Rocky Mountain Juniper

Juniperus scopulorum

''Juniperus scopulorum'' is a species of juniper native to western North America, in Canada in British Columbia and southwest Alberta, in the United States from Washington east to North Dakota, south to Arizona and also locally western Texas, and northernmost Mexico from Sonora east to Coahuila. It grows at altitudes of 500-2,700 m on dry soils, often together with other juniper species.
Rocky Mountain Juniper Berries The berries of a rocky mountain juniper hold on throughout the winter. Soon they will fall to make room for new ones to grow as spring closes in. Photographed in the North Unit of Teddy Roosevelt National Park, North Dakota. Geotagged,Juniperus scopulorum,North Dakota,Theodore Roosevelt National Park,United States,trees


It is a small tree reaching 1.5-4.5 m tall, with a trunk up to 300 mm diameter. The shoots are slender, 0.7-1.2 mm diameter. The leaves are arranged in opposite decussate pairs, or occasionally in whorls of three; the adult leaves are scale-like, 1-2 mm long and 1-1.5 mm broad. The juvenile leaves are needle-like, 5-10 mm long. The seed cones are berry-like, globose to bilobed, 6-9 mm in diameter, dark blue with a pale blue-white waxy bloom, and contain two seeds ; they are mature in about 18 months. The pollen cones are 2-4 mm long, and shed their pollen in early spring. It is dioecious, producing cones of only one sex on each tree.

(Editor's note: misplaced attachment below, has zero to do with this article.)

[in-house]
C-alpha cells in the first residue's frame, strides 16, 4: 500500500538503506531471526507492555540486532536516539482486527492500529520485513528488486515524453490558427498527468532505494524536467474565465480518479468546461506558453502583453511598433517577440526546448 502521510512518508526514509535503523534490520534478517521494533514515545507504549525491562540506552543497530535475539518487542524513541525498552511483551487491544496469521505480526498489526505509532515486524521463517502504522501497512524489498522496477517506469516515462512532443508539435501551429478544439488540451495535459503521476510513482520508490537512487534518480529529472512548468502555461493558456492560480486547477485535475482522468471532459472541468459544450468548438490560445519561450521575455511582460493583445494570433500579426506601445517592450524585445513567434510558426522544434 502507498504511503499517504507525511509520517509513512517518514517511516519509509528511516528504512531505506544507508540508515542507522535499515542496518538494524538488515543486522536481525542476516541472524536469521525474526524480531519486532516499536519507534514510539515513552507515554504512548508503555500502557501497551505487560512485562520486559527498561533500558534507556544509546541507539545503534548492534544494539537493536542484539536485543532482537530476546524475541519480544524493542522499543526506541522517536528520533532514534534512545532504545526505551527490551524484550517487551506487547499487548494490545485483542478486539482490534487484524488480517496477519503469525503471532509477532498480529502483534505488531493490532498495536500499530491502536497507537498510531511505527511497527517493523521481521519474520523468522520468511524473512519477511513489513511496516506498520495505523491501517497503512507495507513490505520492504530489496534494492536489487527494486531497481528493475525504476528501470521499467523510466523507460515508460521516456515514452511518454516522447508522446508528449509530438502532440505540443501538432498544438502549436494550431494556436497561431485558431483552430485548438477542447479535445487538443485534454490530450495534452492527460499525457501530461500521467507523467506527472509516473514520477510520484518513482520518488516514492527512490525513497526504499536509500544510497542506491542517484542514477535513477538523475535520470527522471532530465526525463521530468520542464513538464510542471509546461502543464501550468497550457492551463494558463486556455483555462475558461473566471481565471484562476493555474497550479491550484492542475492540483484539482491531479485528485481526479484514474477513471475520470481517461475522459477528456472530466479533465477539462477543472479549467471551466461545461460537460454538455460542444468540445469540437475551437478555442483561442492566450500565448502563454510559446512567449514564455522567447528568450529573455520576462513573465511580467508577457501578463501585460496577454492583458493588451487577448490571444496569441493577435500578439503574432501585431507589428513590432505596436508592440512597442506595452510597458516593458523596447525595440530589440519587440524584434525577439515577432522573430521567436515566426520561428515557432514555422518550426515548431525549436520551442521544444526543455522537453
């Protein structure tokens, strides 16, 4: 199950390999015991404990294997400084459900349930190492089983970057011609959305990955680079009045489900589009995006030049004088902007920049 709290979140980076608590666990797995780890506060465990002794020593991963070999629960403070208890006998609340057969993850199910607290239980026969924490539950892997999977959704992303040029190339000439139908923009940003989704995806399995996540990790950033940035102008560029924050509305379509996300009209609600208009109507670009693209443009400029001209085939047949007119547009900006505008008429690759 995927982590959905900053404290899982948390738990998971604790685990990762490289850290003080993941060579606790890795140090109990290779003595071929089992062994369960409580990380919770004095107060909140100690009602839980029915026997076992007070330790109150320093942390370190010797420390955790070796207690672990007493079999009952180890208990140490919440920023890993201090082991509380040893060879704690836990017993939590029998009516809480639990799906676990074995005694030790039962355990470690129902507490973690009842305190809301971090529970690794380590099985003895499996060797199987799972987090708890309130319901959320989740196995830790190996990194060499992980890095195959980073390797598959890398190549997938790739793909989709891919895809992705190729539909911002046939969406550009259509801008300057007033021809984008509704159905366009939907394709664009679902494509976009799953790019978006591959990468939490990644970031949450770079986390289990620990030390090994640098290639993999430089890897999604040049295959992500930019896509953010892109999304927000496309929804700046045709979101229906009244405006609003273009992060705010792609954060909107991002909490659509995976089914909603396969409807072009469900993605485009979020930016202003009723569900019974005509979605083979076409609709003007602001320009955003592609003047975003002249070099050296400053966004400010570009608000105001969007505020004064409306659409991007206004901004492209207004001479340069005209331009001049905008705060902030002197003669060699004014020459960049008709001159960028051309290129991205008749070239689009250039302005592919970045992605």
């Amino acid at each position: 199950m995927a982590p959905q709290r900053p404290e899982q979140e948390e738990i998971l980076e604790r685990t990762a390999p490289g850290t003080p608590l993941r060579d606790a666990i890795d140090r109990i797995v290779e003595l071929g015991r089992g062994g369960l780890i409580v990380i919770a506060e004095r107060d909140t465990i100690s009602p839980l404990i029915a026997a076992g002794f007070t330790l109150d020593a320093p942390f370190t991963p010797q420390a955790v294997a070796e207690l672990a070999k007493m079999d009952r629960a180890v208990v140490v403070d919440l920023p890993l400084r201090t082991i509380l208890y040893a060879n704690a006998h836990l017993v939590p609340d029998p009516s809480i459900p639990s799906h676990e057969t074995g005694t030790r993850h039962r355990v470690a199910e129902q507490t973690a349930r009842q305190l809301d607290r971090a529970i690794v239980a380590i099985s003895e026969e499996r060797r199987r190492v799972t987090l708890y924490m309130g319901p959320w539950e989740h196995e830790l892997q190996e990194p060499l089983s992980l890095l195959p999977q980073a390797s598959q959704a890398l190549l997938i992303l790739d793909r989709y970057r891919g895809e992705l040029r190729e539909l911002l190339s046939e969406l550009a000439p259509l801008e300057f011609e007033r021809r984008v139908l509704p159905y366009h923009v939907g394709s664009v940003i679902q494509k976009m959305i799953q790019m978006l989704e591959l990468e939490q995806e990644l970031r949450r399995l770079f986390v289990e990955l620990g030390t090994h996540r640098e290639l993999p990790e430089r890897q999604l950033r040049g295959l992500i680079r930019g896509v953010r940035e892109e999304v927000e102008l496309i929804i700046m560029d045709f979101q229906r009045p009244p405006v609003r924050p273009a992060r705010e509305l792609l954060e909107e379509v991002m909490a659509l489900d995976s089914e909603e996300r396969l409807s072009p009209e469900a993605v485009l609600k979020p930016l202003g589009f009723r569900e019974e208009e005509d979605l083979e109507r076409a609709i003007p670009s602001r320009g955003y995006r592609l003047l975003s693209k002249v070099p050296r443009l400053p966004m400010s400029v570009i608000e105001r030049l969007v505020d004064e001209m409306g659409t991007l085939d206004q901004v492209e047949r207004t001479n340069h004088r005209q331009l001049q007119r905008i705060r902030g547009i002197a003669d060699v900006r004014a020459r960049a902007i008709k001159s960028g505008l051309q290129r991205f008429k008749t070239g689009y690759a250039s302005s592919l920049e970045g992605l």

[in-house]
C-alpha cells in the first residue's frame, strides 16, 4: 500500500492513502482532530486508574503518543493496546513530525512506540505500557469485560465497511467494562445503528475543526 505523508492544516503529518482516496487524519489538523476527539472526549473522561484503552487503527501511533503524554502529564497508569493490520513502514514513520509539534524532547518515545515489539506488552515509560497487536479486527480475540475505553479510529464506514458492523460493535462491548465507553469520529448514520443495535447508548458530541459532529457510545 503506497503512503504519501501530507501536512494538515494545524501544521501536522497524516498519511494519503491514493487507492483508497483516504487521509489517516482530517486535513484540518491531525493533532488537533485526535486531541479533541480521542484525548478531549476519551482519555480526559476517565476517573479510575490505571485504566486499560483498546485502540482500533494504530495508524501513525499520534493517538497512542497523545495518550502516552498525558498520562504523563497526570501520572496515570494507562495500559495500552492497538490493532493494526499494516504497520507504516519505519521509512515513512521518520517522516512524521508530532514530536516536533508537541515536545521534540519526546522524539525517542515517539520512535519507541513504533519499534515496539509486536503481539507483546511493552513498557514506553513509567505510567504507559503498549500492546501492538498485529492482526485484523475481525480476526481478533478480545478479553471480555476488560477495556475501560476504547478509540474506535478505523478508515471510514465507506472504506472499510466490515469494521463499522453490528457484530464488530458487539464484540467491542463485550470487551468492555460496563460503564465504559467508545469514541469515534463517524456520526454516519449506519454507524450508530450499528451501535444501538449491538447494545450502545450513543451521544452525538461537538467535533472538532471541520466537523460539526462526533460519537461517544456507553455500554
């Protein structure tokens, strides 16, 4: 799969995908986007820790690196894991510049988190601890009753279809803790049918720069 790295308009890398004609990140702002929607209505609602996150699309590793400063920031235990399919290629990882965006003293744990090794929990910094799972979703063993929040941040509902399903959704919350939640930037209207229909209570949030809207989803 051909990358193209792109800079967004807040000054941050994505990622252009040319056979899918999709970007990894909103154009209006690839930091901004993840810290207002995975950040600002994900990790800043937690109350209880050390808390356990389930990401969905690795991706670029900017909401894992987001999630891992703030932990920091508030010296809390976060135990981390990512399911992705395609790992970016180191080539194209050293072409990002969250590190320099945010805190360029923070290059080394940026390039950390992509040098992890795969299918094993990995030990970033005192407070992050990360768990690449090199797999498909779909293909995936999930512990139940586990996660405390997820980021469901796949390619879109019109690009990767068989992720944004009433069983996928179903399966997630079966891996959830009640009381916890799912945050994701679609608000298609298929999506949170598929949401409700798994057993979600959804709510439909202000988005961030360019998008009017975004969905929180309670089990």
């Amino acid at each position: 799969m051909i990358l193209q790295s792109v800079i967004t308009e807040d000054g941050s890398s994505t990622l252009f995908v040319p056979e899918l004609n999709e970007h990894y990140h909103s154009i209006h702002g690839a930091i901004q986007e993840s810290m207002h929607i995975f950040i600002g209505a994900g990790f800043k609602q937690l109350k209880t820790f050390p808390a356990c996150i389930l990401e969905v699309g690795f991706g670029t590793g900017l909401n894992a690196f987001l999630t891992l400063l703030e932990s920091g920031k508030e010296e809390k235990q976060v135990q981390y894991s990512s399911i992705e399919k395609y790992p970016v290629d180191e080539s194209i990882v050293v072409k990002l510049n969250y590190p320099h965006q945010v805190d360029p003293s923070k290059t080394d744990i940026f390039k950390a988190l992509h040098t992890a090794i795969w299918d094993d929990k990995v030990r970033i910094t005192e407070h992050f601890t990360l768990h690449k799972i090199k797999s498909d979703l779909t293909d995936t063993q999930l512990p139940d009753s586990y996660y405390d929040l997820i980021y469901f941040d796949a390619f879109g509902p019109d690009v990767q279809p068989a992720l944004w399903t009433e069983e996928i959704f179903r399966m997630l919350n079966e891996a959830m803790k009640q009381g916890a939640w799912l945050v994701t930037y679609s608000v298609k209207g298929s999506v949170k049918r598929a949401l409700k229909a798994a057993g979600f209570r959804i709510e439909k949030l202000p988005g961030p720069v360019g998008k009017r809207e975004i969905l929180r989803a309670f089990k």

One particular individual, the Jardine Juniper in Utah, is thought to be over 1500 years old, while a dead trunk found in New Mexico was found to have 1,888 rings; older trees in the same area are suspected to exceed 2,000 years.

It is closely related to ''Juniperus virginiana'', and often hybridizes with it where their ranges meet on the Great Plains. Hybrids with ''Juniperus horizontalis'' and ''Juniperus osteosperma'' also occur.
Badlands, North Dakota Twisted bye the wind of time. Juniperus scopulorum,North Dakota,Rocky Mountain Juniper


Isolated populations of junipers occurs close to sea level in the Puget Sound area in Washington Park near Anacortes and southwestern British Columbia in a park called Smugglers Cove. In both locales, there are a considerable number of young and old specimens. Previously included in ''J. scopulorum'', it has recently been shown to be genetically distinct, and has been described as a new species ''Juniperus maritima''. It is a cryptic species barely distinguishable on morphology, though it does differ in phenology, with the cones maturing in 14–16 months, and often has the tips of the seeds exposed at the cone apex.


Some Plateau Indian tribes boiled an infusion from the leaves and inner bark to treat coughs and fevers. The berries were also sometimes boiled into a drink used as a laxative and to treat colds.

The cultivar 'Skyrocket' is a very popular ornamental plant in gardens, grown for its very slender, strictly erect growth habit. Due to its disposition for a fungal disease, namely cedar apple rust, caused by ''Gymnosporangium juniperi-virginianae''. 'Skyrocket' is more and more replaced by the new cultivar ''Juniperus virginiana'' 'Blue Arrow'. Several other cultivars are also grown to a lesser extent.

It is also a popular collected tree for bonsai in the US.


Some text fragments are auto parsed from Wikipedia.

Status: Unknown
SpeciesJ. scopulorum